Boscobel is currently battling a dangerous prescription drug problem and Police Chief Todd Stenner would like parents and students alike to know what to look for and how to prevent future tragedies.
“We’ve had four drug overdoses in the past 14 months, one resulting in the accidental death of an 18-year-old due to a morphine overdose,” Stenner said. “Another involved a fentanyl patch overdose that sent one person to the hospital.”
While Boscobel still has problems with illegal drugs like marijuana, cocaine and methamphetamine, Stenner says the abuse of prescription drugs over the past two years has been particularly troubling.
“Prescription drug abuse has been on the rise, sometimes with deadly consequences,” Stenner said. “We have people selling their prescriptions and those of others, and people need to be aware of the medications they have at home.”
Drug take back
The Boscobel Police Department, the federal Drug Enforcement Agency and Boscobel Pharmacy are sponsoring a drug take back at the pharmacy on Saturday, April 27 from 8:30 a.m. to 12:30 p.m.
“All drugs collected will be taken with no questions asked,” Stenner said. “The Boscobel Police Department is committed to protecting the community.”
In addition to the prescription drug take back, the police department is also running drug prevention ads at the Blaine Theater prior to movie showings, as well as print and broadcast public service announcements.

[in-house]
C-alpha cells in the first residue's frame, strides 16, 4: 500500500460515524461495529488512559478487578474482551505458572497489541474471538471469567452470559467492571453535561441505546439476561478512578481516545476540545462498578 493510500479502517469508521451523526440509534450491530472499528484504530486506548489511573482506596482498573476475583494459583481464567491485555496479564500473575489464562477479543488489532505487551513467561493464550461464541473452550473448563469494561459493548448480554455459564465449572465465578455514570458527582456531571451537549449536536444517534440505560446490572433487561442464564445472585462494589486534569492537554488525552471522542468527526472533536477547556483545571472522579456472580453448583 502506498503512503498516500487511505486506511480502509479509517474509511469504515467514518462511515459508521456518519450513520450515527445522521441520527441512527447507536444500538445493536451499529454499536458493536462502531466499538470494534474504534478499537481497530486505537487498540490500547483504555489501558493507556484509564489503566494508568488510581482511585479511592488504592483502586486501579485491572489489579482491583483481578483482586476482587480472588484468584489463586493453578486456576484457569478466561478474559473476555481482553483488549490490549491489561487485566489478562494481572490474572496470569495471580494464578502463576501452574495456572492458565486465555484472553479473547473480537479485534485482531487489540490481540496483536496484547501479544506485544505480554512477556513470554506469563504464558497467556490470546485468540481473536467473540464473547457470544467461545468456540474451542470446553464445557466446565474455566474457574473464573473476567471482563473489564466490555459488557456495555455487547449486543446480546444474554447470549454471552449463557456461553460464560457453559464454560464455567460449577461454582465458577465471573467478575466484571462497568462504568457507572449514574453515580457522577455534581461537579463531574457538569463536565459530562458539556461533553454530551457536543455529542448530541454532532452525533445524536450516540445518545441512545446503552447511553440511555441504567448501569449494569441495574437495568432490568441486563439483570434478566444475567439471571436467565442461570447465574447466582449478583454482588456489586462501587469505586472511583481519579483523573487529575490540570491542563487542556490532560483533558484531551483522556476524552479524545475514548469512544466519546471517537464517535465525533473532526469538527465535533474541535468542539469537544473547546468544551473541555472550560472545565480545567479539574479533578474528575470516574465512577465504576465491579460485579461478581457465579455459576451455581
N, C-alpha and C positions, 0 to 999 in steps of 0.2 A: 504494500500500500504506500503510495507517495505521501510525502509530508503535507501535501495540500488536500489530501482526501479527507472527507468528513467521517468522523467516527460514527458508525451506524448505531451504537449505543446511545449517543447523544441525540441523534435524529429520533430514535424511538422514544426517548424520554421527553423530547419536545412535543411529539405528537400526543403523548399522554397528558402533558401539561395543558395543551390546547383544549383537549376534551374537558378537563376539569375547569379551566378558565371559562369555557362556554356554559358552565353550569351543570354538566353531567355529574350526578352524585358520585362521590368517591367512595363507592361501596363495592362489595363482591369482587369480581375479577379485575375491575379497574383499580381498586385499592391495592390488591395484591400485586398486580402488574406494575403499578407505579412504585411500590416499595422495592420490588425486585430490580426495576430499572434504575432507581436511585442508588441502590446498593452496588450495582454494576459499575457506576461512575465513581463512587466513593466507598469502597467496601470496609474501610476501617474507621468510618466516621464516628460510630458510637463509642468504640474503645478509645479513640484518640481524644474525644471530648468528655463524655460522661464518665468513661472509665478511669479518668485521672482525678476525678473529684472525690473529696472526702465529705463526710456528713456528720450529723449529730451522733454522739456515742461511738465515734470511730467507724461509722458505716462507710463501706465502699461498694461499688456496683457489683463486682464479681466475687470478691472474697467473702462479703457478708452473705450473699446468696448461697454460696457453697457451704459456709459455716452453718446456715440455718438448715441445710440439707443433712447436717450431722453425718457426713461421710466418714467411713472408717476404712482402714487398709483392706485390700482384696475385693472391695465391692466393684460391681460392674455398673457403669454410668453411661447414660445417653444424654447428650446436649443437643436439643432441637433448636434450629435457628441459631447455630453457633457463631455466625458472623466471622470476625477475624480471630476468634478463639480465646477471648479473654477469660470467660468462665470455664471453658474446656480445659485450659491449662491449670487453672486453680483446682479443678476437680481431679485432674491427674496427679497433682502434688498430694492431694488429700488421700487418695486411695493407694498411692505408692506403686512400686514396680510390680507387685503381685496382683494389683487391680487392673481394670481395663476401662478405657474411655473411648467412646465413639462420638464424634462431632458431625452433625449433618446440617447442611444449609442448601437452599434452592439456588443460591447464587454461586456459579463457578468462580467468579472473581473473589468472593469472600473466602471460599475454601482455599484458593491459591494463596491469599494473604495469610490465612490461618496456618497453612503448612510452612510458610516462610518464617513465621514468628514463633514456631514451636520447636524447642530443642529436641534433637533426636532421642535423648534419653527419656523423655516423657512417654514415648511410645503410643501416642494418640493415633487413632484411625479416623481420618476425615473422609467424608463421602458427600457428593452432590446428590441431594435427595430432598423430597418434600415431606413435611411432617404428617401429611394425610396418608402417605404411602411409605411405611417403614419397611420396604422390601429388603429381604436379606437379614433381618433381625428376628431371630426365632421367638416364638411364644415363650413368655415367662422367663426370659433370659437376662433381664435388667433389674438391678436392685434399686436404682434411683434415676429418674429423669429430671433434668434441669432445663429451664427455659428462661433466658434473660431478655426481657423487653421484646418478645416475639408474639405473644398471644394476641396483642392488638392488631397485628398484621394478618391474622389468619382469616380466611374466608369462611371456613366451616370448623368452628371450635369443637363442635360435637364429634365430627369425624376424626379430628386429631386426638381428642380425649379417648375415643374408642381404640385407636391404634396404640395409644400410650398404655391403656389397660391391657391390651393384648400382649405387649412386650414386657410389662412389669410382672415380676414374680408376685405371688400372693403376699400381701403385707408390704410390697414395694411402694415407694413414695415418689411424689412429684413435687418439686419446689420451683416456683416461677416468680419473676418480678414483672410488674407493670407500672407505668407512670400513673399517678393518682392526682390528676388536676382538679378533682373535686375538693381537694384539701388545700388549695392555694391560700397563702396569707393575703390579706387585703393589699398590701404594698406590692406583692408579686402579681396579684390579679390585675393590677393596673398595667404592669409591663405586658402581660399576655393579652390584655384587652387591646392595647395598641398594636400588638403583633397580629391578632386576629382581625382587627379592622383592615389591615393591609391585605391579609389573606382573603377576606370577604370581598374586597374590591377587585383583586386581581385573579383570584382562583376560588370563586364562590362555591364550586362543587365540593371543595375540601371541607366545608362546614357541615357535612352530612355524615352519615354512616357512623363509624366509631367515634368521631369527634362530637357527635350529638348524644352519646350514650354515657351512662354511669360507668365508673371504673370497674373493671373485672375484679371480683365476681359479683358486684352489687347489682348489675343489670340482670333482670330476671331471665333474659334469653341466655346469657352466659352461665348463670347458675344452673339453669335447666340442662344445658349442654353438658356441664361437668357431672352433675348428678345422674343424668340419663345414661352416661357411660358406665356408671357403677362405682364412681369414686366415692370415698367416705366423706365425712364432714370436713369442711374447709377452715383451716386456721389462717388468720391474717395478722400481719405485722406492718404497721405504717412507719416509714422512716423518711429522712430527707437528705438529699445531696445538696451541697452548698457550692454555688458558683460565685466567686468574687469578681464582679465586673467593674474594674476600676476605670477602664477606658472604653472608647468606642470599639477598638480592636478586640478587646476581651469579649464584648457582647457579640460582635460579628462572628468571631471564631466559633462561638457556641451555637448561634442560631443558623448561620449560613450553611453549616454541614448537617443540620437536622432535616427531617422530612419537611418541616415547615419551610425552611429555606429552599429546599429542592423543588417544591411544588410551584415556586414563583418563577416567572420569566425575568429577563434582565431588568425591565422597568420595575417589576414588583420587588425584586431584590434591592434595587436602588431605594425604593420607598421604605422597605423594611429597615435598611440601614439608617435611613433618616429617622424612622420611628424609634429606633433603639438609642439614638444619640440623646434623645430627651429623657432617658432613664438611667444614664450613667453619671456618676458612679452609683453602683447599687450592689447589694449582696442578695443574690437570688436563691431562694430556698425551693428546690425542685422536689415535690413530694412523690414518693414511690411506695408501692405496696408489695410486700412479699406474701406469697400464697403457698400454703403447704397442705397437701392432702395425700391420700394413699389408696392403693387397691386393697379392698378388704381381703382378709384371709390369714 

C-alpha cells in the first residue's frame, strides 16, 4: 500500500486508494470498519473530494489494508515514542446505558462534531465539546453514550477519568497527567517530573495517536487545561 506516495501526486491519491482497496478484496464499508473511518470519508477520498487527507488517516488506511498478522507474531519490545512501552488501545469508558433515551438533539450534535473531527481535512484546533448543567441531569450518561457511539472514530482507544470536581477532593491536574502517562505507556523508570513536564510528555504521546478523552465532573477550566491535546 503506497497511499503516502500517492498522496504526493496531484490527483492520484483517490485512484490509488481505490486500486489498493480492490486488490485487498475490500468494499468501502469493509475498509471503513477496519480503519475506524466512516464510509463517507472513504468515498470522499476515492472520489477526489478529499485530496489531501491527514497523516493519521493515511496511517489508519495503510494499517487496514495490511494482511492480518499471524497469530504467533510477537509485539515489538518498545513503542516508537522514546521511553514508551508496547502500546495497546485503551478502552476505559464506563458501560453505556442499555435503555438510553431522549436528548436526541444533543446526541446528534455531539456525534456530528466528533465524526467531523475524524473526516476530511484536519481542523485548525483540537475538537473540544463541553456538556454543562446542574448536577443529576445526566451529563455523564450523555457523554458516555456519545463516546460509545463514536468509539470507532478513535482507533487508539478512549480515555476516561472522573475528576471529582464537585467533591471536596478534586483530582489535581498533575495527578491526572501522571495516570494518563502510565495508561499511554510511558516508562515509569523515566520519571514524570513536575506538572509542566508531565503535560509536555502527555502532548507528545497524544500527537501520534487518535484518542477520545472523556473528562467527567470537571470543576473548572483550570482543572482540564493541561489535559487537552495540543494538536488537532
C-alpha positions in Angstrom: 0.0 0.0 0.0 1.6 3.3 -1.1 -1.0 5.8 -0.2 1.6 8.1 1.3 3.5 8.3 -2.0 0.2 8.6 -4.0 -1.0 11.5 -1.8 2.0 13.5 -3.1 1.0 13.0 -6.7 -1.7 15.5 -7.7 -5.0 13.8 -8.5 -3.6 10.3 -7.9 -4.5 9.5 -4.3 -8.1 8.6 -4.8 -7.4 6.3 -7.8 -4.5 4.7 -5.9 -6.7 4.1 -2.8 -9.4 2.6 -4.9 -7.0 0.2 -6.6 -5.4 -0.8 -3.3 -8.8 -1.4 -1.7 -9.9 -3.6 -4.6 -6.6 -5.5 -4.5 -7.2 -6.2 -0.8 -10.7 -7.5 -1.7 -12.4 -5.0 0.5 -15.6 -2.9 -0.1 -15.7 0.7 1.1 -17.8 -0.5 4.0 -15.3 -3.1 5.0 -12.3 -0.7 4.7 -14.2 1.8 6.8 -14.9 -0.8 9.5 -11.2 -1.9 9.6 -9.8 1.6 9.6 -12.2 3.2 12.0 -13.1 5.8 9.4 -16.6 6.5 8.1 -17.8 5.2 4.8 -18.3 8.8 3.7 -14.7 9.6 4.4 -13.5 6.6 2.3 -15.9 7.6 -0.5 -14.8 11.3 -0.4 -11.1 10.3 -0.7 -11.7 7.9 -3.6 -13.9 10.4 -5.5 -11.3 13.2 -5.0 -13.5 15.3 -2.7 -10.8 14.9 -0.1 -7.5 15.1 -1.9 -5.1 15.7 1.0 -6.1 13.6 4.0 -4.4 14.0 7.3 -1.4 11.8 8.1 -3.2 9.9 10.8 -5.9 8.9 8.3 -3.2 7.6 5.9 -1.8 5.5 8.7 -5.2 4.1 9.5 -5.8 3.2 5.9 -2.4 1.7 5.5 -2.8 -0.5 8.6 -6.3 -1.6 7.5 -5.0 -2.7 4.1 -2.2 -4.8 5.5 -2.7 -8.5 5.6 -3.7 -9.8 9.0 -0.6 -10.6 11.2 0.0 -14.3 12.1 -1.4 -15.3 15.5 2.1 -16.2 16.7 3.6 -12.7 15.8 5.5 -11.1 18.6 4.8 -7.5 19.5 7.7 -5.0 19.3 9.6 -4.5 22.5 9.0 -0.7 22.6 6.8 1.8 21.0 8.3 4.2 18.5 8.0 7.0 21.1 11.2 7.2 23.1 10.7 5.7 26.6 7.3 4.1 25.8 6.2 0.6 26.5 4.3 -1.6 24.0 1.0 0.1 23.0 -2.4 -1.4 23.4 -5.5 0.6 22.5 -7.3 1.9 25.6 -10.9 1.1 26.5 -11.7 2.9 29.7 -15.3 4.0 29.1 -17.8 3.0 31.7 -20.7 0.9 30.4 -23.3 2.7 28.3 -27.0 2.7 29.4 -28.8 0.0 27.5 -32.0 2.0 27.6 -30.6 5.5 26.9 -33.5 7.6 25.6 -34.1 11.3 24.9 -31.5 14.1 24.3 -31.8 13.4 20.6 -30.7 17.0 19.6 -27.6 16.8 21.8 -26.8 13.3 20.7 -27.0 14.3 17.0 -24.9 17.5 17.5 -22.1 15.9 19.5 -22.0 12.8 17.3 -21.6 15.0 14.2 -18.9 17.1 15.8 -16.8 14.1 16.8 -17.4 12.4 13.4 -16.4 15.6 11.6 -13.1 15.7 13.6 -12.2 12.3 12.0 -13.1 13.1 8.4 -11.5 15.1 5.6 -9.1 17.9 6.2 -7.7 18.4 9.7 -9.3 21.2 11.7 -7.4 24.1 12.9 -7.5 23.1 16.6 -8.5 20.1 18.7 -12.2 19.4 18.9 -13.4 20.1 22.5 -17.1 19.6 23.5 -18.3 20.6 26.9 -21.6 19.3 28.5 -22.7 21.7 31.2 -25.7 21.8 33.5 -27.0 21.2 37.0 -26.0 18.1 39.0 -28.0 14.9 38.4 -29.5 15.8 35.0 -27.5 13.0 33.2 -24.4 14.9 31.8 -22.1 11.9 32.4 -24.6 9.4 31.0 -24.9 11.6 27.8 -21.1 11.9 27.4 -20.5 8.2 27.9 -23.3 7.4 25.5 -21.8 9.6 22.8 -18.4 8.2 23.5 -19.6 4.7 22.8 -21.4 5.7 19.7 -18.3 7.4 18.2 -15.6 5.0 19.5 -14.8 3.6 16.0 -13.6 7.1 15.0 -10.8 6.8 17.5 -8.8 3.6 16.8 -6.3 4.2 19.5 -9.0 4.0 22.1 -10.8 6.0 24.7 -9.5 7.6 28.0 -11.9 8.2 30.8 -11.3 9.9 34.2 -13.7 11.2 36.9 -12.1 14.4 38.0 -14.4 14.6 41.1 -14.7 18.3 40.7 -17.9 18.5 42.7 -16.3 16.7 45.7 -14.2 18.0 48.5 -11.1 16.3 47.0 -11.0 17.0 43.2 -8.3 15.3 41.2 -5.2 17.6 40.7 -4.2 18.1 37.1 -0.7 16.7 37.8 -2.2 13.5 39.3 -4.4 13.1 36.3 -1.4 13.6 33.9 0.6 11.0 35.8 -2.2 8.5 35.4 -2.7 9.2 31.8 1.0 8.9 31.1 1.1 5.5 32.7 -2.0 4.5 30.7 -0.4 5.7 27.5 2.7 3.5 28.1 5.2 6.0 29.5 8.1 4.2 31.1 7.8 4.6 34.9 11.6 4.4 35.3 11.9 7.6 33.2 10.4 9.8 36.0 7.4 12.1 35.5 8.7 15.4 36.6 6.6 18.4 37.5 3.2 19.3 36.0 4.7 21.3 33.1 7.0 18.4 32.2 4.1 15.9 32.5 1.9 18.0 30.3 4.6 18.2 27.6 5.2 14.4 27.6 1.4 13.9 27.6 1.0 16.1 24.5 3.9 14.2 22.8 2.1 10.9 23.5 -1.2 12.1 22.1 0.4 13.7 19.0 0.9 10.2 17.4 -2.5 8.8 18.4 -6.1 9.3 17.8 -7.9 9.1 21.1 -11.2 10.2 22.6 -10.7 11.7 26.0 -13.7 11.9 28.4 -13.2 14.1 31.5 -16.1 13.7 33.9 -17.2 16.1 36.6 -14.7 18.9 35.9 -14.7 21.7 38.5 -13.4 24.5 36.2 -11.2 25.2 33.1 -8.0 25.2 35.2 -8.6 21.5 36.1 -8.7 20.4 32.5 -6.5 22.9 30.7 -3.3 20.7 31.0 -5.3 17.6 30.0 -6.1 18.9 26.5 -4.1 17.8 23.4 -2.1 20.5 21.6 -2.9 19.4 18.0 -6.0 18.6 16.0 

Stenner and his officers have seen a dramatic increase in the abuse of drugs prescribed for attention deficit disorder, including Adderall and Ritalin. Problems have also surfaced with Hydrocodone and Oxycontin, as well as morphine and heroin.
“Basically, all the opiate pharmaceuticals, as well as fentanyl,” Stenner said. “Morphine has been widely used in our community over the past two years. We’ve also found evidence of heroin abuse, including used needles in our streets.”
Stenner said that in addition to education, which he feels is crucial to tackling the city’s drug problem, there are ongoing investigations into criminal activity associated with the problem.
“Our drug arrests are on the rise and investigations are ongoing,” Stenner said. “I take this threat very seriously and I’m going to do whatever I can to stop it.”
Stenner says much of that effort begins at home and parents need to know what to look for. Common signs of suspected drug activity include uncontrollable sweating, vomiting, shaking, itching or scratching, diarrhea, unexplained hair loss and dilated or constricted pupils.
“The laws are a deterrent, but education and information are the best ways to fight this problem,” Stenner said. “Parents need to be aware of their children’s activities. It’s not just the ghetto that has this problem, it’s everywhere.”
Stenner says that if parents see signs of suspected drug activity they shouldn’t hesitate to call his office.
“One if five students has experimented with illegal or prescription drugs,” he said. “I want the community to feel at ease that they can supply the Boscobel Police Department with any pertinent information in an anonymous capacity.”